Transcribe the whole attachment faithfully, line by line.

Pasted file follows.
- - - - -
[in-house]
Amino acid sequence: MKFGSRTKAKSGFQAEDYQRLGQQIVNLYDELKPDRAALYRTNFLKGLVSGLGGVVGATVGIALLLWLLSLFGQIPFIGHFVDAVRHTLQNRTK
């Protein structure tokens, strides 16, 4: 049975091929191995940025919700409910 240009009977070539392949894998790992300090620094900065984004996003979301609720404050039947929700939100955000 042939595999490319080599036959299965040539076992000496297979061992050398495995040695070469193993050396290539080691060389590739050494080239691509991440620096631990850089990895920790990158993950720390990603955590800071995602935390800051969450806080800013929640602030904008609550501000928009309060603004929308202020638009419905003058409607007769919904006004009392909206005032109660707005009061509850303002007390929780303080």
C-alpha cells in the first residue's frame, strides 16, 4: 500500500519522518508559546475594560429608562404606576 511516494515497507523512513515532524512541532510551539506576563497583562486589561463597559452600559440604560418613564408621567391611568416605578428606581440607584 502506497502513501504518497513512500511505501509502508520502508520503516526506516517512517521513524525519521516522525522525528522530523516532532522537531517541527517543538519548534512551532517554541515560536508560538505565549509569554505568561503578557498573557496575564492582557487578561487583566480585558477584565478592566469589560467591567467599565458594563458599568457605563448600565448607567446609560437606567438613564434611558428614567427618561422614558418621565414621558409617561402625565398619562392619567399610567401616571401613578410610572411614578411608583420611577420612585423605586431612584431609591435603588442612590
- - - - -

[in-house]
Amino acid sequence: MKFGSRTKAKSGFQAEDYQRLGQQIVNLYDELKPDRAALYRTNFLKGLVSGLGGVVGATVGIALLLWLLSLFGQIPFIGHFVDAVRHTLQNRTK
């Protein structure tokens, strides 16, 4: 049975091929191995940025919700409910 240009009977070539392949894998790992300090620094900065984004996003979301609720404050039947929700939100955000 042939595999490319080599036959299965040539076992000496297979061992050398495995040695070469193993050396290539080691060389590739050494080239691509991440620096631990850089990895920790990158993950720390990603955590800071995602935390800051969450806080800013929640602030904008609550501000928009309060603004929308202020638009419905003058409607007769919904006004009392909206005032109660707005009061509850303002007390929780303080």
C-alpha cells in the first residue's frame, strides 16, 4: 500500500519522518508559546475594560429608562404606576 511516494515497507523512513515532524512541532510551539506576563497583562486589561463597559452600559440604560418613564408621567391611568416605578428606581440607584 502506497502513501504518497513512500511505501509502508520502508520503516526506516517512517521513524525519521516522525522525528522530523516532532522537531517541527517543538519548534512551532517554541515560536508560538505565549509569554505568561503578557498573557496575564492582557487578561487583566480585558477584565478592566469589560467591567467599565458594563458599568457605563448600565448607567446609560437606567438613564434611558428614567427618561422614558418621565414621558409617561402625565398619562392619567399610567401616571401613578410610572411614578411608583420611577420612585423605586431612584431609591435603588442612590